Modulation of oxidative DNA damage repair by the diet, inflammation and neoplastic transformation.

2.50
Hdl Handle:
http://hdl.handle.net/10146/28007
Title:
Modulation of oxidative DNA damage repair by the diet, inflammation and neoplastic transformation.
Authors:
Tudek, B.; Swoboda, M.; Kowalczyk, P.; Olinski, R.
Abstract:
Oxidative DNA damage and DNA repair may mediate several cellular processes, like replication and transcription, mutagenesis and apoptosis and thus may be important for the organism development as well as its pathogenesis, including cancer. Activity of DNA repair enzymes can depend on many factors, such as gene polymorphism, mRNA and protein level, as well as enzymes activation and inhibition. Modulation of base excision repair pathway eliminating from DNA oxidatively formed lesions may be caused by the diet, inflammation and neoplastic transformation. Reactive oxygen species and some diet components induce transcription of several Base Excision Repair enzymes, e.g. major human AP-endonuclease, (APE1) and 8-oxoG-DNA glycosylase (OGG1). The carcinogenic process in human lung decreases repair activity for 8-oxoGin transcription independent manner, but increases repair activity of epsilon A and epsilon C, as measured in tumors and unchanged lung tissues of lung cancer patients. Thus, modulation of repair enzymes activities may be a cell response on their way to differentiation ot neoplastic transformation.
Citation:
J. Physiol. Pharmacol. 2006, 57 Suppl 7:33-49
Journal:
Journal of physiology and pharmacology : an official journal of the Polish Physiological Society
Issue Date:
Nov-2006
URI:
http://hdl.handle.net/10146/28007
PubMed ID:
17228095
Additional Links:
http://www.jpp.krakow.pl/
Type:
Article
Language:
en
ISSN:
1899-1505
Sponsors:
This work was supported by Ministry of Scientific Research and Information Technology, grants No PBZ-KBN-093/P06/2003, 3 P05A 019. RO. was partly supported by ECNIS (European Cancer Risk, Nutrition and Individual Susceptibility), a network of excellence operating within the European Union 6th Framework Program, Priority 5: “Food Quality and Safety” (Contract No 513943) and by a Foundation for Polish Science fellowship.
Appears in Collections:
Articles

Full metadata record

DC FieldValue Language
dc.contributor.authorTudek, B.-
dc.contributor.authorSwoboda, M.-
dc.contributor.authorKowalczyk, P.-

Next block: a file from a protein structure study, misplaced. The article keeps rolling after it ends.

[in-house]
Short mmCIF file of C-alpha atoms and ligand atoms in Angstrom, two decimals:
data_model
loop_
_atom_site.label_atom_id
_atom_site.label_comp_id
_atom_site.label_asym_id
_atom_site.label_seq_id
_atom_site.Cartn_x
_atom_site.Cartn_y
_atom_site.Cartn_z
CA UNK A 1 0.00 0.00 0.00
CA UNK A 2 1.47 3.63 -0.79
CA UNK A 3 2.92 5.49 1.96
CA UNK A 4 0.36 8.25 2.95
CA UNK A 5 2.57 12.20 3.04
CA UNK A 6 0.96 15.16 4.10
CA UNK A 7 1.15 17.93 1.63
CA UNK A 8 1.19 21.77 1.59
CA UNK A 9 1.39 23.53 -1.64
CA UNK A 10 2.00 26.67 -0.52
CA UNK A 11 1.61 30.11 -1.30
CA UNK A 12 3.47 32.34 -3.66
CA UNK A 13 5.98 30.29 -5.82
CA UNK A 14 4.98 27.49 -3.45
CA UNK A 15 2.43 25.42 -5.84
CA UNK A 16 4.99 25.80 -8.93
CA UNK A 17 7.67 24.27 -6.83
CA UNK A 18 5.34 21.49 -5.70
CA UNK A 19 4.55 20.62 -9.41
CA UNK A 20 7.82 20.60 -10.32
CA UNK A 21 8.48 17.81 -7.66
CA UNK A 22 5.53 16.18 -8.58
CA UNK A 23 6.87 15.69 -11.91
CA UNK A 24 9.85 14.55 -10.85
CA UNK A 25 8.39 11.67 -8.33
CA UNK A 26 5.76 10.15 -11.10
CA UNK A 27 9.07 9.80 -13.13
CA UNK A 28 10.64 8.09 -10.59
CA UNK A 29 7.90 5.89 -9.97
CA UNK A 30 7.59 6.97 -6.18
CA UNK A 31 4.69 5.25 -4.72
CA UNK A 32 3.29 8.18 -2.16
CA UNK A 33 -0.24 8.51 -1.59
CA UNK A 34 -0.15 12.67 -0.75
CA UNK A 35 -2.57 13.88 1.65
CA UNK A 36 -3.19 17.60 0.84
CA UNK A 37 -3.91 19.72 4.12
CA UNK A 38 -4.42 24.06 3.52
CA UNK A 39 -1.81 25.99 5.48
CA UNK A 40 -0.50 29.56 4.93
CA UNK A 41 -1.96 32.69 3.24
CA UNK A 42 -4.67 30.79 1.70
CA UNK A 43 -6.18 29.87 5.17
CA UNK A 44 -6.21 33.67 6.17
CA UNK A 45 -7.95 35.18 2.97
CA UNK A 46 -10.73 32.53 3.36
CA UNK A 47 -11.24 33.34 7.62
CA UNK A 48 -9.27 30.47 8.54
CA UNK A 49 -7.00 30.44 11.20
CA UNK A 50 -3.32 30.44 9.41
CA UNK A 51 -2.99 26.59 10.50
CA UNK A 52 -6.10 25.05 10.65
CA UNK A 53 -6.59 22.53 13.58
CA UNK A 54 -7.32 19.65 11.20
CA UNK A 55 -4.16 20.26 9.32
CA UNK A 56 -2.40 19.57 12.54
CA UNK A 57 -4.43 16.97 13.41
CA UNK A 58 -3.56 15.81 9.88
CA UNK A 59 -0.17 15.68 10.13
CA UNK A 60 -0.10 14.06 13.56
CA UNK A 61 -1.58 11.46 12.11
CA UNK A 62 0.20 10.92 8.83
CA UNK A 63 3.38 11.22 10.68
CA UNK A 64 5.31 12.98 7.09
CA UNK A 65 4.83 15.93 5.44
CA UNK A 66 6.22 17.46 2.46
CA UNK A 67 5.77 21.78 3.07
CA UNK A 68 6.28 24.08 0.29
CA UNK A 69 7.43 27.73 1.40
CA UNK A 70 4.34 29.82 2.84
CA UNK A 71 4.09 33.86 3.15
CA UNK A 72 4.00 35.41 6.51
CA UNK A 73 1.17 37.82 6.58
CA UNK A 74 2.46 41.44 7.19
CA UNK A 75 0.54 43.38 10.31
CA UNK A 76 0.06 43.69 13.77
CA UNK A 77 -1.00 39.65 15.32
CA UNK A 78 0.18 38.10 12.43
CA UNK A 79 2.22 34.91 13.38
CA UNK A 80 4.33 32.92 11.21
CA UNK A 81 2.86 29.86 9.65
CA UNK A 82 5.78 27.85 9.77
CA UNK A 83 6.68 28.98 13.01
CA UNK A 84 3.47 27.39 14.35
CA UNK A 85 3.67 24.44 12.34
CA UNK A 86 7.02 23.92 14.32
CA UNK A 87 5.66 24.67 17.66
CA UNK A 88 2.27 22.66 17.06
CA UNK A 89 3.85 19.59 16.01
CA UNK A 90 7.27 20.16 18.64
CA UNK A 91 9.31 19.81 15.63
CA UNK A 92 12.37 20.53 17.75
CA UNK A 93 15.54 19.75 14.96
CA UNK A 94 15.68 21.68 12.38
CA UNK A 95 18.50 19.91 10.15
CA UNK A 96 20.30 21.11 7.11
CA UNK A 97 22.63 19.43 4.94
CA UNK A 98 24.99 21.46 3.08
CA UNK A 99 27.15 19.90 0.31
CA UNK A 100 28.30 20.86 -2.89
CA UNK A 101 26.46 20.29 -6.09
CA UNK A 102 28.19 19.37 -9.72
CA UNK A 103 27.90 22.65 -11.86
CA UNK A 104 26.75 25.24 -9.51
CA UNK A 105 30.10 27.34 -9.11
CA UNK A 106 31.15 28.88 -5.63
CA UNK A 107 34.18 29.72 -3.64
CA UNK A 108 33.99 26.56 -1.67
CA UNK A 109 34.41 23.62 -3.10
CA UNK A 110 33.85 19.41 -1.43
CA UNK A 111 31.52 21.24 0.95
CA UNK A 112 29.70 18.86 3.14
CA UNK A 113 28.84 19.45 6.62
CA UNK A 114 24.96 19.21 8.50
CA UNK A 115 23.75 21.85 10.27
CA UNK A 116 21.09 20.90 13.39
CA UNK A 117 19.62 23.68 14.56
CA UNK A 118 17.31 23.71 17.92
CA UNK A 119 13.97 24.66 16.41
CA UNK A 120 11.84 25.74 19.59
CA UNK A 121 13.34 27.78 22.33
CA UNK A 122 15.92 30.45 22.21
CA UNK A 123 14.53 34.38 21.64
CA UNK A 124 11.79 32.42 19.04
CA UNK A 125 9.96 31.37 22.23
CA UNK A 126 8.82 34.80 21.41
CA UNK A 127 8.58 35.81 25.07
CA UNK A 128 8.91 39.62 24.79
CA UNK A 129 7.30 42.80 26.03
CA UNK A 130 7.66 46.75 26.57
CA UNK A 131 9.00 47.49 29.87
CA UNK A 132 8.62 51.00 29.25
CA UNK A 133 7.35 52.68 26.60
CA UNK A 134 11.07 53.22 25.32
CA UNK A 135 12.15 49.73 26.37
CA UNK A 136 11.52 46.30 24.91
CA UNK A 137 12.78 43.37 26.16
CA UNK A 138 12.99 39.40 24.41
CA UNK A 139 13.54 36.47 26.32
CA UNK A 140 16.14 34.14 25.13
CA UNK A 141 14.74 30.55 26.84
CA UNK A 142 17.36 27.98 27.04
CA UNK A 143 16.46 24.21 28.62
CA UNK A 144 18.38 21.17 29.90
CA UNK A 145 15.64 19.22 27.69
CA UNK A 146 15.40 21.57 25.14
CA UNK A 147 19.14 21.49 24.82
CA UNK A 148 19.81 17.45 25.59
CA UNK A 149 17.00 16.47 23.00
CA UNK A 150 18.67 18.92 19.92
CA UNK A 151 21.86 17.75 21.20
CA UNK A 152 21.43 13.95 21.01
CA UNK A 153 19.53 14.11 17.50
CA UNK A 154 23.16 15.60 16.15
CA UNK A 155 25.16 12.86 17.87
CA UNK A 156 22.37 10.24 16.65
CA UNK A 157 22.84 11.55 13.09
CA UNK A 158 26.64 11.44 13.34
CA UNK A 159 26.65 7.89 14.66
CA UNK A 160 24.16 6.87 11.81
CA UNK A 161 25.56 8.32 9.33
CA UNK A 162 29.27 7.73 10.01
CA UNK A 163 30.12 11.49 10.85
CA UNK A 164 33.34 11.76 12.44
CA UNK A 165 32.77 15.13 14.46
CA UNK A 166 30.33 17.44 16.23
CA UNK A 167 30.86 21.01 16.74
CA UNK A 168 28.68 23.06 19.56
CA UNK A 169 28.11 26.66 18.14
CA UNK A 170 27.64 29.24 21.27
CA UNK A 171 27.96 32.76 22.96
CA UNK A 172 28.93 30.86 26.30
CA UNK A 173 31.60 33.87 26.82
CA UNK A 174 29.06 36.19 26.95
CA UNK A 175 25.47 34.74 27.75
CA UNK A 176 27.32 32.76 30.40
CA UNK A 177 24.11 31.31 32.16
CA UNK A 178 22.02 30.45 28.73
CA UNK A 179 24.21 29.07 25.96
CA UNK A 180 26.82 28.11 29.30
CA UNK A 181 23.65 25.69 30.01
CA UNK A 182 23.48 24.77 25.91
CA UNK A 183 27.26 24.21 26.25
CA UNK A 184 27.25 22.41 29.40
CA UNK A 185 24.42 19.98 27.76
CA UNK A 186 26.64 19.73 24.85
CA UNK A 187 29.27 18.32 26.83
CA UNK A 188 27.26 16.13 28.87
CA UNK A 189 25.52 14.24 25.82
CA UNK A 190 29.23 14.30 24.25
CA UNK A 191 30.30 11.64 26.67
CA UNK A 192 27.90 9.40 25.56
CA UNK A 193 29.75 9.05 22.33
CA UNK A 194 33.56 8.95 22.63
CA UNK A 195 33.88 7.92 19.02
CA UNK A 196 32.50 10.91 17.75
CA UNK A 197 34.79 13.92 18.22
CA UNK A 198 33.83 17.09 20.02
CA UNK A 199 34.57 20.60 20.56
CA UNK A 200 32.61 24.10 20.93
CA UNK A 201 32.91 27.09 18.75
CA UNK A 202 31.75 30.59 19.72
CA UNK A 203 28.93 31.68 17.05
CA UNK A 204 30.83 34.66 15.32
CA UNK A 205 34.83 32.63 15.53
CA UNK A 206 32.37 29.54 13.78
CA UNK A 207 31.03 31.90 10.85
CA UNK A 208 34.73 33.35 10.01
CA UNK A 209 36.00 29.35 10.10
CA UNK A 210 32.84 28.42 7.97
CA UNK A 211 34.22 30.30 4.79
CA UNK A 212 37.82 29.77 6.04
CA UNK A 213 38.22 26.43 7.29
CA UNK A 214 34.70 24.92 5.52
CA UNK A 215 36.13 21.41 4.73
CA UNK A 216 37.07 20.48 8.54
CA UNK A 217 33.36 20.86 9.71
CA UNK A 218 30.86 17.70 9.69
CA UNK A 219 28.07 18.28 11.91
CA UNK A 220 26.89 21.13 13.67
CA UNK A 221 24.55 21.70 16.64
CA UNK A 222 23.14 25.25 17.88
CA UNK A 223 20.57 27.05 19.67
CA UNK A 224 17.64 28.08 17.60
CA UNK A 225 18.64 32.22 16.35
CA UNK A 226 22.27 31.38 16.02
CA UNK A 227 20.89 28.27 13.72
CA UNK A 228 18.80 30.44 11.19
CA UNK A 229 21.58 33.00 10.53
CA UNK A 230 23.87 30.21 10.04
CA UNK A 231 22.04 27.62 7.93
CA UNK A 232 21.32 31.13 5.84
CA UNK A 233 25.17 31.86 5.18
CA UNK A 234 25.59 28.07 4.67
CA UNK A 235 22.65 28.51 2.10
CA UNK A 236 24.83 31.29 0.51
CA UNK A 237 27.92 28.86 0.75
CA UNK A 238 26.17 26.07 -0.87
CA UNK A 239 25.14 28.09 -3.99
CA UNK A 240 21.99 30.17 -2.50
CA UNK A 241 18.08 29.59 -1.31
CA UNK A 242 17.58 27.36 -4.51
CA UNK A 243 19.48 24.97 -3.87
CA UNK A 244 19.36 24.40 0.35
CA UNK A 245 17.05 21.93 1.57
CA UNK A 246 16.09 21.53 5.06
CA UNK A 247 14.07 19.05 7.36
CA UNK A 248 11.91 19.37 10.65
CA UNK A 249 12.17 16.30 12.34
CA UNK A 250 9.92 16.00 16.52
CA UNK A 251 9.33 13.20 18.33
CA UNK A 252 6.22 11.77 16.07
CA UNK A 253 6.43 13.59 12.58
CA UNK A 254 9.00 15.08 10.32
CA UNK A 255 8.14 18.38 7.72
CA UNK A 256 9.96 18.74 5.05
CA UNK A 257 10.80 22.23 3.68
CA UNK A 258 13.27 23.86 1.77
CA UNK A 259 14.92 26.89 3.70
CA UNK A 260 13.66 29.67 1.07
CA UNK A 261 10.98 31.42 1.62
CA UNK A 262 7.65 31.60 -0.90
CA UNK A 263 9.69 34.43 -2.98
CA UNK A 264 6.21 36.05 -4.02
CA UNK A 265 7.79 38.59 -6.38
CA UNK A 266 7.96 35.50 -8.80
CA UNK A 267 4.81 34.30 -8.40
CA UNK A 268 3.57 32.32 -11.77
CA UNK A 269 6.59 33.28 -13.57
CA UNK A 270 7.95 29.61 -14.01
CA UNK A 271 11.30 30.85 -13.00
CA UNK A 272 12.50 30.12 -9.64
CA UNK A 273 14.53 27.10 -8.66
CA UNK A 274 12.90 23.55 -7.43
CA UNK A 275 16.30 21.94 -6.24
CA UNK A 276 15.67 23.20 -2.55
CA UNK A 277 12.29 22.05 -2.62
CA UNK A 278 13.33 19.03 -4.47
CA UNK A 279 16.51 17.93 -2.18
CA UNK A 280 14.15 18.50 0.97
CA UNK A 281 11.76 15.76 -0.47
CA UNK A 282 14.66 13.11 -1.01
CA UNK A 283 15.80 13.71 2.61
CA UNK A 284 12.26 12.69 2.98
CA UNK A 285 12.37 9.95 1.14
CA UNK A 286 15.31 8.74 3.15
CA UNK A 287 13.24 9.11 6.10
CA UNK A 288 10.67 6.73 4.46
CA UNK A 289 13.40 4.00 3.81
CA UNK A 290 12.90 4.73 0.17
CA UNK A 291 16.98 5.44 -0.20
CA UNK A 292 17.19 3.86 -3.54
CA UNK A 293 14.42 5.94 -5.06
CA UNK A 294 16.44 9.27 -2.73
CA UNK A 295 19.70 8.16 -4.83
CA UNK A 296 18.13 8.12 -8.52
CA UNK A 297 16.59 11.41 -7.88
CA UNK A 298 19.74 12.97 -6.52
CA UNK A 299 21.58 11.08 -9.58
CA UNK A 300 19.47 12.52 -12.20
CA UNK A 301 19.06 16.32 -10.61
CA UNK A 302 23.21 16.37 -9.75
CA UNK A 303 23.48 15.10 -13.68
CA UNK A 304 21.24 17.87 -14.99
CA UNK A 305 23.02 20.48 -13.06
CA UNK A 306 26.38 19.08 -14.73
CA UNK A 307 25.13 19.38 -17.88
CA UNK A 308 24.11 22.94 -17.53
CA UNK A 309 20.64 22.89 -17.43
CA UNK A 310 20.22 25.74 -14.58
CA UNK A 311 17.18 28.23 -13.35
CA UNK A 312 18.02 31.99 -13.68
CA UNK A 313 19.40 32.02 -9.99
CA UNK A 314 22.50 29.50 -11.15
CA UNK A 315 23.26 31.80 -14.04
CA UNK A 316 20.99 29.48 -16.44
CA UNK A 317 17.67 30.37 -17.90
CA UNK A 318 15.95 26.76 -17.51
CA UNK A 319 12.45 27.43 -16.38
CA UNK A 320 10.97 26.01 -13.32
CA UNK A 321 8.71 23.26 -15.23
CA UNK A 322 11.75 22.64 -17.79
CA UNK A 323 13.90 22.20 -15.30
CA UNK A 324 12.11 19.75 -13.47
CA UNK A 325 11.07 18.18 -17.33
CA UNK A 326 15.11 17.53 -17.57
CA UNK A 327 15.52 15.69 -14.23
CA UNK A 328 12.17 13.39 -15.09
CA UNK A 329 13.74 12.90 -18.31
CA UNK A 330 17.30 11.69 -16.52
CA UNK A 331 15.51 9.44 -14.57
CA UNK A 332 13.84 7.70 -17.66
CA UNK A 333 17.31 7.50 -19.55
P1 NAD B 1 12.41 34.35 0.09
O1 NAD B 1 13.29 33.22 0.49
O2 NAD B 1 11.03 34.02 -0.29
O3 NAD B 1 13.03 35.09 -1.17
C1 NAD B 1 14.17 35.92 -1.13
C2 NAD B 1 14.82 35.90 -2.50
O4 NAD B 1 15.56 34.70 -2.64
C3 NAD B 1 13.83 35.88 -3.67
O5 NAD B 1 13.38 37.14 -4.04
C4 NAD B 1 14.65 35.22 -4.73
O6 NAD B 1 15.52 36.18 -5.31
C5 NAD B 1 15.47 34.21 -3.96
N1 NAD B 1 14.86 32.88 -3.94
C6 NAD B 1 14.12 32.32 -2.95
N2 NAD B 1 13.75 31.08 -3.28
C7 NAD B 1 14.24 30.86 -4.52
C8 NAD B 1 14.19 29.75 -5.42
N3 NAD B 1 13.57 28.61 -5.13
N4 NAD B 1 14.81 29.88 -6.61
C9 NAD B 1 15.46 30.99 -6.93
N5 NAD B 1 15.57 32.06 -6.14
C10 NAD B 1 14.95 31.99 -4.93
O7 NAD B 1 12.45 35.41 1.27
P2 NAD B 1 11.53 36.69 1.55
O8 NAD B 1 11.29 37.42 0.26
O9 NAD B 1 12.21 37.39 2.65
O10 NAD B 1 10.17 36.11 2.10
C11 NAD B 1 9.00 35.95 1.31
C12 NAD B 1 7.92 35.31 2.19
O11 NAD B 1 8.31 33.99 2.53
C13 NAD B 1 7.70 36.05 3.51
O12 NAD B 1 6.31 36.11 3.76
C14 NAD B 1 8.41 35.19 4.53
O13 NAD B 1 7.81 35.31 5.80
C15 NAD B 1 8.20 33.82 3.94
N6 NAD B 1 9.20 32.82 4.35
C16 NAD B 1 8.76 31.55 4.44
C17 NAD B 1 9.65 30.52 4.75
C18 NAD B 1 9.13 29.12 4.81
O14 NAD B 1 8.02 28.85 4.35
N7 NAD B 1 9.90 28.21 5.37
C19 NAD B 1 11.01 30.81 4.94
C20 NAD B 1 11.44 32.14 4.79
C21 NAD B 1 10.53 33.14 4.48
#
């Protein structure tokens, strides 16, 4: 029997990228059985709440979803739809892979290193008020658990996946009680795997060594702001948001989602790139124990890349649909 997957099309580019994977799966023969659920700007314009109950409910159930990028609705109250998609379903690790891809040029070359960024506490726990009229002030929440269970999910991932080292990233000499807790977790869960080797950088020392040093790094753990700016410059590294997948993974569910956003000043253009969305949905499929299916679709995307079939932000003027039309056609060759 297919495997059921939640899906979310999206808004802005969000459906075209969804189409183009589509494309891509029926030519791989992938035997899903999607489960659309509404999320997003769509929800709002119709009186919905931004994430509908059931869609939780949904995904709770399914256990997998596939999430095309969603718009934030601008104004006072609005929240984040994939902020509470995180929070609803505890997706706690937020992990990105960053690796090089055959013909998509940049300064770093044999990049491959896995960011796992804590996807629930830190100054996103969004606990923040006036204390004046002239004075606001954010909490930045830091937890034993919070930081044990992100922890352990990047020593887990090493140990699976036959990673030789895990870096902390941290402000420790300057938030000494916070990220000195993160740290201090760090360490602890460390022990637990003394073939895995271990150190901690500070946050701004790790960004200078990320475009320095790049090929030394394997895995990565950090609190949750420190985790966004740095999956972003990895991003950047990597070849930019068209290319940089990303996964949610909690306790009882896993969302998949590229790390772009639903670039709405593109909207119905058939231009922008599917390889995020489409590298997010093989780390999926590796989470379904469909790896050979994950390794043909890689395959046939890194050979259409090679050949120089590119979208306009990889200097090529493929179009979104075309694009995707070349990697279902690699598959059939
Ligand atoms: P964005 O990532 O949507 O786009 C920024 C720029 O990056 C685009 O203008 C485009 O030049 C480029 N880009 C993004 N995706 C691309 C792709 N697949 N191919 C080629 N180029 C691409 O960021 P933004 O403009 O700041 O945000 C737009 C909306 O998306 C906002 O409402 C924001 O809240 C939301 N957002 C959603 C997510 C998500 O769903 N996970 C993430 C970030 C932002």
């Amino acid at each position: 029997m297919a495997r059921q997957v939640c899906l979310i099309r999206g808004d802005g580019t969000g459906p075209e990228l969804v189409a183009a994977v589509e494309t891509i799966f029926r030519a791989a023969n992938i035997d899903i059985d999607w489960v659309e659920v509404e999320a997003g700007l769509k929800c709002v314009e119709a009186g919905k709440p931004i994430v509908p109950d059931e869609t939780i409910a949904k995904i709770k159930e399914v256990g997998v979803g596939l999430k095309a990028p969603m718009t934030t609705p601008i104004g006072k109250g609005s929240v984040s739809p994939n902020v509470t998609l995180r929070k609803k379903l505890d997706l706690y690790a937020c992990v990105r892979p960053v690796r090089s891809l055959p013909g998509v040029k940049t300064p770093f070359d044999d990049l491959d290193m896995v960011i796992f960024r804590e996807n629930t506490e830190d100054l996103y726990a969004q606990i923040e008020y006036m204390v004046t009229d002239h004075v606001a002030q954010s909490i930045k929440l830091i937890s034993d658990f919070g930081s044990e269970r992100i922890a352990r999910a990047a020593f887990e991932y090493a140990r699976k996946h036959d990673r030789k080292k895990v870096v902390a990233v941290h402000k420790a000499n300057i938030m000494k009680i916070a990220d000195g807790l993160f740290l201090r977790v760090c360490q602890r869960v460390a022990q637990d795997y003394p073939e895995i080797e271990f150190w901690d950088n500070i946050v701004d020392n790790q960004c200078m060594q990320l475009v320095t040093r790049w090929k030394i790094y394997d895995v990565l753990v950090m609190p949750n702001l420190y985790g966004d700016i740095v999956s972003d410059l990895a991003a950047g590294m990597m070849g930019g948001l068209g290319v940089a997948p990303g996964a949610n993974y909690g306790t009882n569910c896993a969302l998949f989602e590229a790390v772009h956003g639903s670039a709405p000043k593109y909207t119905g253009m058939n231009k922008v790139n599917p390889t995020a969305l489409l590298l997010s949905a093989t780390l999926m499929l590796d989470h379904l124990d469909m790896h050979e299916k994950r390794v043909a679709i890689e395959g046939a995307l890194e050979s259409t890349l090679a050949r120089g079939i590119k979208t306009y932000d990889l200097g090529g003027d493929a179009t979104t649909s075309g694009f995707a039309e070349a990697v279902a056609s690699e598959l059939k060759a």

dc.contributor.authorOlinski, R.-
dc.date.accessioned2008-05-26T11:39:03Z-
dc.date.available2008-05-26T11:39:03Z-
dc.date.issued2006-11-
dc.identifier.citationJ. Physiol. Pharmacol. 2006, 57 Suppl 7:33-49en
dc.identifier.issn1899-1505-
dc.identifier.pmid17228095-
dc.identifier.urihttp://hdl.handle.net/10146/28007-
dc.description.abstractOxidative DNA damage and DNA repair may mediate several cellular processes, like replication and transcription, mutagenesis and apoptosis and thus may be important for the organism development as well as its pathogenesis, including cancer. Activity of DNA repair enzymes can depend on many factors, such as gene polymorphism, mRNA and protein level, as well as enzymes activation and inhibition. Modulation of base excision repair pathway eliminating from DNA oxidatively formed lesions may be caused by the diet, inflammation and neoplastic transformation. Reactive oxygen species and some diet components induce transcription of several Base Excision Repair enzymes, e.g. major human AP-endonuclease, (APE1) and 8-oxoG-DNA glycosylase (OGG1). The carcinogenic process in human lung decreases repair activity for 8-oxoGin transcription independent manner, but increases repair activity of epsilon A and epsilon C, as measured in tumors and unchanged lung tissues of lung cancer patients. Thus, modulation of repair enzymes activities may be a cell response on their way to differentiation ot neoplastic transformation.en
dc.description.sponsorshipThis work was supported by Ministry of Scientific Research and Information Technology, grants No PBZ-KBN-093/P06/2003, 3 P05A 019. RO. was partly supported by ECNIS (European Cancer Risk, Nutrition and Individual Susceptibility), a network of excellence operating within the European Union 6th Framework Program, Priority 5: “Food Quality and Safety” (Contract No 513943) and by a Foundation for Polish Science fellowship.en
dc.language.isoenen
dc.relation.urlhttp://www.jpp.krakow.pl/en
dc.subject8-oxoguanineen
dc.subject1,N6-ethenoadenineen
dc.subject3, N4-ethenocytosineen
dc.subjectDNA repairen
dc.subjectOGG1 polymorphismen
dc.subjectgene expressionen
dc.subjectlung canceren
dc.subject.meshAnimals-
dc.subject.meshCell Transformation, Neoplastic-
dc.subject.meshDNA Damage-
dc.subject.meshDNA Repair-
dc.subject.meshDiet-
dc.subject.meshHumans-
dc.subject.meshInflammation-
dc.subject.meshLung Neoplasms-
dc.subject.meshOxidative Stress-
dc.titleModulation of oxidative DNA damage repair by the diet, inflammation and neoplastic transformation.en
dc.typeArticleen
dc.identifier.journalJournal of physiology and pharmacology : an official journal of the Polish Physiological Societyen

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